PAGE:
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    (Original post by hussamhussam)
    Will you teach your children that homosexuality is OK and if so would you also tell them that incest is OK? If not, what "secular" reason would you give when they as why it's not OK? Homosexuality is merely one behaviour out of a whole raft of legitimate behaviours that appeal to some and not others. I taught my kids that. It isn't difficult to explain why sex between relatives is a bad idea in sociological and power terms, and a man in the sky is not needed to make it unacceptable.

    What if your teenage girl wanted to become a prostitute, would you give her this enlightened liberal "freedom"? And if not, what reason would you give? I had boys but I would have tried hard to prevent this, but would also have been realistic enough to understand that each adult makes her own decisions in life. Again, no deity needed.

    What answer would you give when they ask you where we came from? Where the world came from? And why? I had them educated and they are able to make their own minds up on these matters. They agree with me that we don't yet know but almost certainly were not created by a deity.

    And what would you tell them about death? That we die and that's it? How would you go proving that or even explaining it? We die; we rot; the end. I cannot prove it (and did not try) but it follows all credible evidence.
    For specifics, see above.

    You drift seems to be that religion is the only valid source of sense, science or morality, which is, frankly, nonsense.

    I am an atheist and both my sons are atheists. Not being exposed to indoctrination of any kind about superstitions, they made their own minds up on the non-existence of gods. They both lead law-abiding, useful, fulfilled lives and cannot be distinguished, in terms of morality, from the people about them, some of whom are adherents of religions, including the hateful Abrahamic ones.

    How will you stop your daughter becoming a prostitute?
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    I would probably raise any hypothetical children in the same way I was raised - I've ended up basically agnostic, although I came across the term "apatheistic" which sounds more accurate. (Not interested in accepting or denying any claims that gods exist or do not exist, lives as if there are no gods but doesn't outright reject their existence.)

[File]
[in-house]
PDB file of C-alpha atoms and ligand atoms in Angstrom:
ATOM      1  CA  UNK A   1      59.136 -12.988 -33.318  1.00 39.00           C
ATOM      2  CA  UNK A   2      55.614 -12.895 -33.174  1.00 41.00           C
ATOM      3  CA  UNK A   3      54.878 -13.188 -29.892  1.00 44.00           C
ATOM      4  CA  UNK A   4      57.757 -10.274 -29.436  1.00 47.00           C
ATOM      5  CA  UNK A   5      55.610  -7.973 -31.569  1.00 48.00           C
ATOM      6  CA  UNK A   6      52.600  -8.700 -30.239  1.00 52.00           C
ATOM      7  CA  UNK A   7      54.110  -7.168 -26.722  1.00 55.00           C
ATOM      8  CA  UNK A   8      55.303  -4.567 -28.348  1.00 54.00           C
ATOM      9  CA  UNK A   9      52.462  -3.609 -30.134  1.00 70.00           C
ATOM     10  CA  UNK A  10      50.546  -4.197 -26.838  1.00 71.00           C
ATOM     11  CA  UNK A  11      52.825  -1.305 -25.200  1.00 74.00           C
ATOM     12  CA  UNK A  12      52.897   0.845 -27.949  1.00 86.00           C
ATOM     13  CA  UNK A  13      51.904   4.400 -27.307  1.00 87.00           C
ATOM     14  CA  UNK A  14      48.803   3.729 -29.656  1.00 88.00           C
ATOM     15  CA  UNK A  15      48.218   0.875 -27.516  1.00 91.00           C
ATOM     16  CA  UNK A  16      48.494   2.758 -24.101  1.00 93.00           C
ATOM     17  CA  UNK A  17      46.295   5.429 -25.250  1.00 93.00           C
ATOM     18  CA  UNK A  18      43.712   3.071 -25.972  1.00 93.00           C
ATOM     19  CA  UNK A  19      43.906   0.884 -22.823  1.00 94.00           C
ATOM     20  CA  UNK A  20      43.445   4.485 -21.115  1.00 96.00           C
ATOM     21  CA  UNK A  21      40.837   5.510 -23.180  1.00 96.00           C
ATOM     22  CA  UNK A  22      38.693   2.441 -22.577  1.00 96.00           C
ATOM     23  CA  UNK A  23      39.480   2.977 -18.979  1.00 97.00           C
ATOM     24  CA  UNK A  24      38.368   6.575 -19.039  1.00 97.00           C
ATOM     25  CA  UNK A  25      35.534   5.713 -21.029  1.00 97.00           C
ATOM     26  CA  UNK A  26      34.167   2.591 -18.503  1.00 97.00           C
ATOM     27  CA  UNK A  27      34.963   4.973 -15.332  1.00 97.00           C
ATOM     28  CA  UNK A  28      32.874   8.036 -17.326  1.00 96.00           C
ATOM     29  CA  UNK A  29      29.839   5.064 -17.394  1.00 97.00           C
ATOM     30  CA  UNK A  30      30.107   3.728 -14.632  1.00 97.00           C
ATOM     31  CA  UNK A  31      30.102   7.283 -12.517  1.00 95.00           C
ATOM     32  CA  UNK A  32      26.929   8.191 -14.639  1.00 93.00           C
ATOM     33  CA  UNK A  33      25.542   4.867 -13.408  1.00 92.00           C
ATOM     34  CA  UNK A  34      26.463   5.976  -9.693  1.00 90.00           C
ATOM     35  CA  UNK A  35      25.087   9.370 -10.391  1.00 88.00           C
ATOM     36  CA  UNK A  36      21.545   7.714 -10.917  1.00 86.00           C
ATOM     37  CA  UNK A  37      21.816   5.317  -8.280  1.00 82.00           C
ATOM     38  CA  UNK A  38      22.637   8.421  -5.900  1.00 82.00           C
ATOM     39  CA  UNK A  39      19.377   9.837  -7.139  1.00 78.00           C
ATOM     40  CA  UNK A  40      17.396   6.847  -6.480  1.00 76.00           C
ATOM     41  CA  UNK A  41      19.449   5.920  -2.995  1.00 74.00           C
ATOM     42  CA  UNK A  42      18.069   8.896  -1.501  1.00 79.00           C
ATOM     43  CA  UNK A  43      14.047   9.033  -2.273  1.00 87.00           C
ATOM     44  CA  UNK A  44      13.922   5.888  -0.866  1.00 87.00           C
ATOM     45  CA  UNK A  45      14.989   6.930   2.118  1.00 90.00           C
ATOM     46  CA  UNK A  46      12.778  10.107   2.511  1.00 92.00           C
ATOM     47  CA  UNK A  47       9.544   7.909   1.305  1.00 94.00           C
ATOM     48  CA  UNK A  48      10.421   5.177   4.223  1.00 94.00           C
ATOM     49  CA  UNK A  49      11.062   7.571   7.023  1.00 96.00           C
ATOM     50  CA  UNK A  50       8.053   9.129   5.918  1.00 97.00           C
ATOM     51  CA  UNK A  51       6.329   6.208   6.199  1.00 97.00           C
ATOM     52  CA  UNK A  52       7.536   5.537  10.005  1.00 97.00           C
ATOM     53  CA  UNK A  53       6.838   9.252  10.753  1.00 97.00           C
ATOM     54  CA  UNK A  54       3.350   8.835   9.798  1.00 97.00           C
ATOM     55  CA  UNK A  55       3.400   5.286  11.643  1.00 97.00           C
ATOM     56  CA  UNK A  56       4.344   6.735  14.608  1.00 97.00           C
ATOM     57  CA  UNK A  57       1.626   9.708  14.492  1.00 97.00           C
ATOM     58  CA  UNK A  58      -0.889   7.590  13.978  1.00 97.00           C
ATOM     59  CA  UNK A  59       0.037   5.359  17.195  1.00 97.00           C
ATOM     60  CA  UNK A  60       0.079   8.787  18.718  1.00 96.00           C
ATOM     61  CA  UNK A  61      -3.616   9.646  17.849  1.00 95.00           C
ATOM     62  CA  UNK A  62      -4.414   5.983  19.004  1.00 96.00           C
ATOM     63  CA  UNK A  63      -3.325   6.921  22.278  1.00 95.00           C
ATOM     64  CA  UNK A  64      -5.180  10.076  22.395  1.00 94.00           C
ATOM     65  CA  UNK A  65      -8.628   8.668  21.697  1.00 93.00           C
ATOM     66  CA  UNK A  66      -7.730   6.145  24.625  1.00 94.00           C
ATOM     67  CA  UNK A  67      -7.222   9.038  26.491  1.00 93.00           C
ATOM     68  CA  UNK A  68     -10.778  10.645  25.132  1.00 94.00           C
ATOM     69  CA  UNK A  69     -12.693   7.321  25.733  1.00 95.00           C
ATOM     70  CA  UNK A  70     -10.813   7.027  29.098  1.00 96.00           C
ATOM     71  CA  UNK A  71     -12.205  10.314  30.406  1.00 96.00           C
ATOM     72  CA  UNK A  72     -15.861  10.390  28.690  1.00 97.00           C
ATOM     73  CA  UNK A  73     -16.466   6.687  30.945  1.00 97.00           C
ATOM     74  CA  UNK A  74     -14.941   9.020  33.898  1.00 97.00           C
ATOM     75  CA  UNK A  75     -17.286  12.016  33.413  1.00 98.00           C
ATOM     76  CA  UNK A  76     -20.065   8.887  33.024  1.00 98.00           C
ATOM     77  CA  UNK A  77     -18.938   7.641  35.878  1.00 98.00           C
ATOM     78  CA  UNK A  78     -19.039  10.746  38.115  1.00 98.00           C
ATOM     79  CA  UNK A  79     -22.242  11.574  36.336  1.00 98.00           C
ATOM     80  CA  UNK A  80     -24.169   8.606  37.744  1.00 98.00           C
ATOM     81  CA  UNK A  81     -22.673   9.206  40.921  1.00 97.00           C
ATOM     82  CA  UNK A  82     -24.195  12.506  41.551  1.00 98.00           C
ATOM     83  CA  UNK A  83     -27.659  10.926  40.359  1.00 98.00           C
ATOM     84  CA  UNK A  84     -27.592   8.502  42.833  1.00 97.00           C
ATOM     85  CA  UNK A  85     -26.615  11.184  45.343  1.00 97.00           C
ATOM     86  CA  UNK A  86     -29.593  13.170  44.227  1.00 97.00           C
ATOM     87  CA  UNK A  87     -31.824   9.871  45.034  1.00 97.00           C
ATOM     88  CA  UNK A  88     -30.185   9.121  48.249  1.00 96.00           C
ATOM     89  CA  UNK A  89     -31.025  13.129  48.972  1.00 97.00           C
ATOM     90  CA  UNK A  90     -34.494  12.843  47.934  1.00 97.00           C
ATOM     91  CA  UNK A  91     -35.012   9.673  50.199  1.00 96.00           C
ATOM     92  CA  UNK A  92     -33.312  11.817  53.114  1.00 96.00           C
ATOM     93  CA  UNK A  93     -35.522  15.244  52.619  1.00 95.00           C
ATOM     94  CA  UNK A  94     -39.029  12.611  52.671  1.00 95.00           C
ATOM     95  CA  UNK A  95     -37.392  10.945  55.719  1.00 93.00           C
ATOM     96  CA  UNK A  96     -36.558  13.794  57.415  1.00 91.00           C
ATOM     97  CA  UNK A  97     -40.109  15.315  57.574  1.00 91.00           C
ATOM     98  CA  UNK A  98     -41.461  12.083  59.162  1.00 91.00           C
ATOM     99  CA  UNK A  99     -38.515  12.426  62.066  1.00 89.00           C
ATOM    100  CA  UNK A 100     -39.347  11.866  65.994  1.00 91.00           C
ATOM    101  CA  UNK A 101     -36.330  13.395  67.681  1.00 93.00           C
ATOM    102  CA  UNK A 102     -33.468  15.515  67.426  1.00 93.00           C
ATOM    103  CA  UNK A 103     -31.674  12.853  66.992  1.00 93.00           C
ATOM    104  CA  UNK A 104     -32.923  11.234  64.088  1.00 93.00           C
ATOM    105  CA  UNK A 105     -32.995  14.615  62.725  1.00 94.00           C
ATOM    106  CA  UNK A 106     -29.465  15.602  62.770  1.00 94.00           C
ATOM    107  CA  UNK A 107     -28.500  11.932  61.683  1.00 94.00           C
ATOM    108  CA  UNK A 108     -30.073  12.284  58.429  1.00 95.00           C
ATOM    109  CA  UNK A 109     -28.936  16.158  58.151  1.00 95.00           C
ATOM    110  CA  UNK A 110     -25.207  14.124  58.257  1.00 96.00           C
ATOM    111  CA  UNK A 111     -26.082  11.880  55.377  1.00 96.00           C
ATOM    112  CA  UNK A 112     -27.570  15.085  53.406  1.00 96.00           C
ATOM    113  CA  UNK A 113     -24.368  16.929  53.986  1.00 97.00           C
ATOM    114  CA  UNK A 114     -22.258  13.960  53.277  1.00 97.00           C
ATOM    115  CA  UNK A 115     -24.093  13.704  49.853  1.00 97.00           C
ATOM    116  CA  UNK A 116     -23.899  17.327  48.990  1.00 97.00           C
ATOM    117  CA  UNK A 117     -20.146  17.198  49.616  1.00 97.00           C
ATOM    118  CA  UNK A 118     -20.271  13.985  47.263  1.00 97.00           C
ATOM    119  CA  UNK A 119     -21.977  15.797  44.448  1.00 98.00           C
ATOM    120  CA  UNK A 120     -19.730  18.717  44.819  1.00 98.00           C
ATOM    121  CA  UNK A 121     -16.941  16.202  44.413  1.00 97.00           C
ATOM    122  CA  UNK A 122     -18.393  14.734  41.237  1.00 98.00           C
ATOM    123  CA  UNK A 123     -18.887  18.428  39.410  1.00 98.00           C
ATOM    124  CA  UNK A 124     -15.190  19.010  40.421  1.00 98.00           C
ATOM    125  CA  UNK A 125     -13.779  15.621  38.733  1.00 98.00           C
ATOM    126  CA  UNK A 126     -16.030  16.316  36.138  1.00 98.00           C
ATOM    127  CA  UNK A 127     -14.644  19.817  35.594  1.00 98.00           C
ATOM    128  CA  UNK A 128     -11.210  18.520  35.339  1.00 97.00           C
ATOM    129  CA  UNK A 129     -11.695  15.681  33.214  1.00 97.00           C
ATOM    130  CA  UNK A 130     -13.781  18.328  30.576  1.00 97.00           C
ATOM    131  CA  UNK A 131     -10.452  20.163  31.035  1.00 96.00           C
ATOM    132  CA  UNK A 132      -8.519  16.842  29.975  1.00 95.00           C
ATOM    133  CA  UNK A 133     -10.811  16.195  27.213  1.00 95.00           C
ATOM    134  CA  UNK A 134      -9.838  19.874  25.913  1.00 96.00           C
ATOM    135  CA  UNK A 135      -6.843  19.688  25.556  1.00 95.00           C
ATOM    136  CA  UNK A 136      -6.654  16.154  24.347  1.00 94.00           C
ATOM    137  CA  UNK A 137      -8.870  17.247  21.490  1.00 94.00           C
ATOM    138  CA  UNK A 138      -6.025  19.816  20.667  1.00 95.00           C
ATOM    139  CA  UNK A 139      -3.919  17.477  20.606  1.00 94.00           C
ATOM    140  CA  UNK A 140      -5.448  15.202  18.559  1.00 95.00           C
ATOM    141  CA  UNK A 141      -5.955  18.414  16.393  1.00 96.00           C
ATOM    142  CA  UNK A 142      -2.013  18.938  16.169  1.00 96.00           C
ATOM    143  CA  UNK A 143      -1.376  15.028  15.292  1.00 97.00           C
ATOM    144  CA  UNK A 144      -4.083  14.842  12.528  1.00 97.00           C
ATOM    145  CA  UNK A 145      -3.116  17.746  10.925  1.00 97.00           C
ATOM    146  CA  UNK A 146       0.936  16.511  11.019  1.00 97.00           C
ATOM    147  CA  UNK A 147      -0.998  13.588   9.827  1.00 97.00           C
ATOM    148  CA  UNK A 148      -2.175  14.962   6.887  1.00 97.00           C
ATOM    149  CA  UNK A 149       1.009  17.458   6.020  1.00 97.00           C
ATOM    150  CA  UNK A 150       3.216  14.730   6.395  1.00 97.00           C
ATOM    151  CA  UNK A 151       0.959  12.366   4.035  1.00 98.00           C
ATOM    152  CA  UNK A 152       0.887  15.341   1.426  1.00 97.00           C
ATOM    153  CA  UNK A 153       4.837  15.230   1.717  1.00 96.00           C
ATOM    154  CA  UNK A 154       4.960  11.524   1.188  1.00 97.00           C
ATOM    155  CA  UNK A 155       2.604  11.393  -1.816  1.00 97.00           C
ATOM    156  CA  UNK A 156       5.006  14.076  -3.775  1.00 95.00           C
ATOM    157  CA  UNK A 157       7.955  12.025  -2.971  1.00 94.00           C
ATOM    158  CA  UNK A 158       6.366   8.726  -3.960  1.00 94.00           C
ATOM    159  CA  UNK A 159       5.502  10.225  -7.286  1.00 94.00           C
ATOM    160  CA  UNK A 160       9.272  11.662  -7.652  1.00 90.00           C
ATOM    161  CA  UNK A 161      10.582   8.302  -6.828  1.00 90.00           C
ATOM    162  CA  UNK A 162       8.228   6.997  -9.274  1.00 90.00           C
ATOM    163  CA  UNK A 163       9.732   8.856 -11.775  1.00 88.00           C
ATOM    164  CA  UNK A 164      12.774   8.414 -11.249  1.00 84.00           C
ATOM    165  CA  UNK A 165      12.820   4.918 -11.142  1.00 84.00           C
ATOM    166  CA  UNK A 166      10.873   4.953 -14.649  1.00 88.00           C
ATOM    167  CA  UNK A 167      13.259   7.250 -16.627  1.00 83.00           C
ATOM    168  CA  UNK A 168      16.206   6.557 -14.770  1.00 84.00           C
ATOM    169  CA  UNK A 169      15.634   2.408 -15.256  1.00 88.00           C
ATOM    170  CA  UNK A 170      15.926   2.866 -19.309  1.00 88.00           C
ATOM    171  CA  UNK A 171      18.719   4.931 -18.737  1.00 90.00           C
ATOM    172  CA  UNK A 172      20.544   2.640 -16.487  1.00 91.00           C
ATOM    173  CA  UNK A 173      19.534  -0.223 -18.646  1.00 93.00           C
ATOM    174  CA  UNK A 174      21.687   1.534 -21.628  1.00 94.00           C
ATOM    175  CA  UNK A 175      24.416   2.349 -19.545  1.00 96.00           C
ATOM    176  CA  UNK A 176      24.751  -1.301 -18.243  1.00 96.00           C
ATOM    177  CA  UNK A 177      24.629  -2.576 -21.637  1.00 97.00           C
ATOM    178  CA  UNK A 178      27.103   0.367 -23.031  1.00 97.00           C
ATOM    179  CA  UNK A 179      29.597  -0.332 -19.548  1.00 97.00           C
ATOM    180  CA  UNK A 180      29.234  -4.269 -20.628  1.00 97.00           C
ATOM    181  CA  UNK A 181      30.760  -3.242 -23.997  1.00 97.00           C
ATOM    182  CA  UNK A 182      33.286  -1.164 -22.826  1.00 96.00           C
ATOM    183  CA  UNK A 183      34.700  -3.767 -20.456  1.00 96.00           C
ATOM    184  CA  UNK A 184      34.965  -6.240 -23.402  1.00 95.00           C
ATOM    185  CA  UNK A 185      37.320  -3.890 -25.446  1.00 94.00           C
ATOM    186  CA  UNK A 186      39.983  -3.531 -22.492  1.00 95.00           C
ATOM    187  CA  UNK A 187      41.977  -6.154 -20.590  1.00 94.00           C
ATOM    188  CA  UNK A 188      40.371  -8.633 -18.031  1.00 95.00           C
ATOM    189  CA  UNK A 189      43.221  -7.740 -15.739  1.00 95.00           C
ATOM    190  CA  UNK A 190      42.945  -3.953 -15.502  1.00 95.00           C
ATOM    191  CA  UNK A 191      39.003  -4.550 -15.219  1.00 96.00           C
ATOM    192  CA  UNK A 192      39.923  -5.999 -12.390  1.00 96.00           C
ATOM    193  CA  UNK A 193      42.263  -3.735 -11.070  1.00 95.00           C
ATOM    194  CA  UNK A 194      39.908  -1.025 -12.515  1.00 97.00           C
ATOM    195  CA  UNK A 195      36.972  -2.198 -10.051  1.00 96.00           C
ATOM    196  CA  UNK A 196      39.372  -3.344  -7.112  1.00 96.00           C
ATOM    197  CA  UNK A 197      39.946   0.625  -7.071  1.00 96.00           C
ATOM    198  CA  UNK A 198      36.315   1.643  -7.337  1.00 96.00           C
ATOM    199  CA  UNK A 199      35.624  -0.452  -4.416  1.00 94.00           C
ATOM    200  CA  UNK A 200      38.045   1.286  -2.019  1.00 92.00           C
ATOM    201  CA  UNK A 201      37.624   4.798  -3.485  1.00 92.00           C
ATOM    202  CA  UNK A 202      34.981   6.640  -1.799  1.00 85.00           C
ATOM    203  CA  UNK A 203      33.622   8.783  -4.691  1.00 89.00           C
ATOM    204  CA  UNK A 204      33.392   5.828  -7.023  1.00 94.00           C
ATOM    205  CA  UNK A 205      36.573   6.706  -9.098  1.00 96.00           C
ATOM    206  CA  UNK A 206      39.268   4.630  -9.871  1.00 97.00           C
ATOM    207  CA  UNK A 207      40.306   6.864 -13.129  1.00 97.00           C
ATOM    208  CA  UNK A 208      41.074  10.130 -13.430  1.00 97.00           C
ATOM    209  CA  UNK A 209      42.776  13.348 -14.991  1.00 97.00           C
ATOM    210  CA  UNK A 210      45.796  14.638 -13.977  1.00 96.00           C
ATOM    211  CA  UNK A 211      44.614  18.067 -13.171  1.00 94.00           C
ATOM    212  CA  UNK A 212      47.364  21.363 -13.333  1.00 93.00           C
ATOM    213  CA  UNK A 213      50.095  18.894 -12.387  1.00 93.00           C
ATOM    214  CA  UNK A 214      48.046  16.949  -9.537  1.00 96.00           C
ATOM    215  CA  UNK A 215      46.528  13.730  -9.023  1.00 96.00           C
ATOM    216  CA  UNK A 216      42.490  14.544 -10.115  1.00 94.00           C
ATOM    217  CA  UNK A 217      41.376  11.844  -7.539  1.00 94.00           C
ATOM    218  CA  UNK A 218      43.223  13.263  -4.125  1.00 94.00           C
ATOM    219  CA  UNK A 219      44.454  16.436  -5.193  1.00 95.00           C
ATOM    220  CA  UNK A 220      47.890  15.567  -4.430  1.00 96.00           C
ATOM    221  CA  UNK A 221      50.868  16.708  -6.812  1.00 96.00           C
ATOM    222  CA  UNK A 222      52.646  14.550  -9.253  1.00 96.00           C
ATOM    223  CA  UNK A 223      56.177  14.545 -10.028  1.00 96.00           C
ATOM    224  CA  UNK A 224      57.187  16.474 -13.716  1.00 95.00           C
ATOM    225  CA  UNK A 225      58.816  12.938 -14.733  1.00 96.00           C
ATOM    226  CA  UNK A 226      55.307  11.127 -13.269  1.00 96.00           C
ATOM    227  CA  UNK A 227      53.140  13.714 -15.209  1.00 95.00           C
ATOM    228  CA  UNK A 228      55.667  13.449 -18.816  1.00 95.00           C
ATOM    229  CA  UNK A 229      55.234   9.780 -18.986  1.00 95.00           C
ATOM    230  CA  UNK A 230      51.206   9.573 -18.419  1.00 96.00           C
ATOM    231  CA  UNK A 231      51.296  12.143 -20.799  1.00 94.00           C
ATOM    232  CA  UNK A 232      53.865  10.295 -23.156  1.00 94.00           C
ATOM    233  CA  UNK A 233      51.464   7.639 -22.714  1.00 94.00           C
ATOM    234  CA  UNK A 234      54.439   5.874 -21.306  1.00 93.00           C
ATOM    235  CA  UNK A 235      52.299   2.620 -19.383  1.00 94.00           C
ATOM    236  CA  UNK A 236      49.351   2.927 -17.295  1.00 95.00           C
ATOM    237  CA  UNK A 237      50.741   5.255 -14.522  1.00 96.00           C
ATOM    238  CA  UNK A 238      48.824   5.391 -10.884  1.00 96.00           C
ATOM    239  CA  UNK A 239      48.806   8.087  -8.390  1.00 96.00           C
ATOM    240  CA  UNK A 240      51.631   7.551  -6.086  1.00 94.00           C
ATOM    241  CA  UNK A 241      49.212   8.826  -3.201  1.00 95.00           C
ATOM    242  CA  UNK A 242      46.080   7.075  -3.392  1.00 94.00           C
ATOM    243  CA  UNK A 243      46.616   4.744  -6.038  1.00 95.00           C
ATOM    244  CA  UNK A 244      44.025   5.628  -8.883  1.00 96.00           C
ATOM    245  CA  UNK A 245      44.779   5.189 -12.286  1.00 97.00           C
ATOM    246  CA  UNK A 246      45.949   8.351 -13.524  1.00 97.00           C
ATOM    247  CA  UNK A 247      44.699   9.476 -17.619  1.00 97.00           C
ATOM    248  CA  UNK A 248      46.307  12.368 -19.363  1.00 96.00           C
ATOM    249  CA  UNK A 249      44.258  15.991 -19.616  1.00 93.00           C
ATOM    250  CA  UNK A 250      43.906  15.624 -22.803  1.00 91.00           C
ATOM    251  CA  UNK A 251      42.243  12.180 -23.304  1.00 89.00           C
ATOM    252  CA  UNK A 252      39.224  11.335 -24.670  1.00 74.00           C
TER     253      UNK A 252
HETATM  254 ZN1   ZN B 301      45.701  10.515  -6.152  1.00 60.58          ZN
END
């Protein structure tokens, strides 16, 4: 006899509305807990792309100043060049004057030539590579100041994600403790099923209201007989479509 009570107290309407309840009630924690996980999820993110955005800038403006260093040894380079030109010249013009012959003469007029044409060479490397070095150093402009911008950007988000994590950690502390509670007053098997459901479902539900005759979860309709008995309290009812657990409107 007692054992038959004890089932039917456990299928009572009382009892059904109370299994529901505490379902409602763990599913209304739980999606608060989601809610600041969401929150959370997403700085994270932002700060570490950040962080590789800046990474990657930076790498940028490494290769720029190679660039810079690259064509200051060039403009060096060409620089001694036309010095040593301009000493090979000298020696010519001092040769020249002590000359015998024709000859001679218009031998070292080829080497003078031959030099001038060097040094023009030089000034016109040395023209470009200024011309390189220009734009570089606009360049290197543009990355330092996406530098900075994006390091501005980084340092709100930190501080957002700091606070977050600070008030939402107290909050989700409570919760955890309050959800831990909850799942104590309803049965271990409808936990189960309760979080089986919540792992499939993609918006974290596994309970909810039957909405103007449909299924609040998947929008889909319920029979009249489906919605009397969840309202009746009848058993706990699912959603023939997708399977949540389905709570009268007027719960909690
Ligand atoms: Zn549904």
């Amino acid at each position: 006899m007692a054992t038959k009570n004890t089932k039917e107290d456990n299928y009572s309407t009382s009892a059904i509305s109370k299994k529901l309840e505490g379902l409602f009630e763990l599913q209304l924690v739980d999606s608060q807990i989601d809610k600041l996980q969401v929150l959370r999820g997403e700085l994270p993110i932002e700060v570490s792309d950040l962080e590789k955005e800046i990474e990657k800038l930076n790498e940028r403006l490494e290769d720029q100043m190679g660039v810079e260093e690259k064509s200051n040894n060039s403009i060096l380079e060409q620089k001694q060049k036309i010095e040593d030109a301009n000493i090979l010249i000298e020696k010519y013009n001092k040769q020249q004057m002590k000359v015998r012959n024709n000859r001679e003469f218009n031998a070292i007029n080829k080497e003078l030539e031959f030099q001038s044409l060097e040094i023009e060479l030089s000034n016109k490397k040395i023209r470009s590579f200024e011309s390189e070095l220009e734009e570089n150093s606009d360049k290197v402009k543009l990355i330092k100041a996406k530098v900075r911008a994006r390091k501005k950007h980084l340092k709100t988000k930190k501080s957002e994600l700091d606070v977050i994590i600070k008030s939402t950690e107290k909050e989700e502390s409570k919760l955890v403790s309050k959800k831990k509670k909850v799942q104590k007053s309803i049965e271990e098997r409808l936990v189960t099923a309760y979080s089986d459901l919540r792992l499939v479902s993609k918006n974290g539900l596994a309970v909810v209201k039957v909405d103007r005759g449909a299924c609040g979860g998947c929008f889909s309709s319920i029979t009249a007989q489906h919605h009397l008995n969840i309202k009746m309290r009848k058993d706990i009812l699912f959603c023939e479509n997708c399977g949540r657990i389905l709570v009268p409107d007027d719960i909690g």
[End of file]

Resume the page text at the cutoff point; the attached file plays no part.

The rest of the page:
I'd maybe have them christened (It's traditional, I was christened as well, I'd like to give my children godparents, and it makes it easier for them if they do decide to be Christian, which is the most common religion after all.) I was given a kid's Bible - not told "this is true, this is what happened" but just as a book with stories in, that I knew some people believed in. I also had a book with Greek and Roman myths, with Hindu legends, with Buddhist stories. I was never pushed to believe in anything in particular. We had prayers and hymns at primary, but more as a tradition than as something people actively believed. We would go sing carols at the local CofE on Christmas Eve, because it was fun and you could get mince pies and hot chocolate.

    Basically, I'll raise them with exposure to multiple religions, but not make a big deal out of it. If they get interested in a particular religion and want to become active in that, I'll help and support them.
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    (Original post by iEthan)
    *the use of choose is not meant to be offensive
    Why would it be? :erm:
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    (Original post by Hydeman)
    Why would it be? :erm:
    Some people like to nitpick in this section, better safe than sorry I thought :yep:
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    I'd basically be like, you can only have one father. Are you gonna go with the one that puts meals in front of you or the one that sits in the sky and does nothing?
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    (Original post by iEthan)
    Some people like to nitpick in this section, better safe than sorry I thought :yep:
    Yeah, but I genuinely can't see in what way 'choose' could be construed to mean something offensive. Am I missing something?

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    Of course, as you probably know, my philosophy is the diametric opposite of 'better safe than sorry' with respect to matters of offence.
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    (Original post by AlmightyJesus)
    utilitarianism in all contexts? or just personal contexts? because obviously there's the point to make that utilitarianism can encourage unfair violence just to make people more happy when they don't necessarily deserve more happiness, right? i.e. theft against somebody who earned everything they have to give to thieves who would feel more happiness than the other person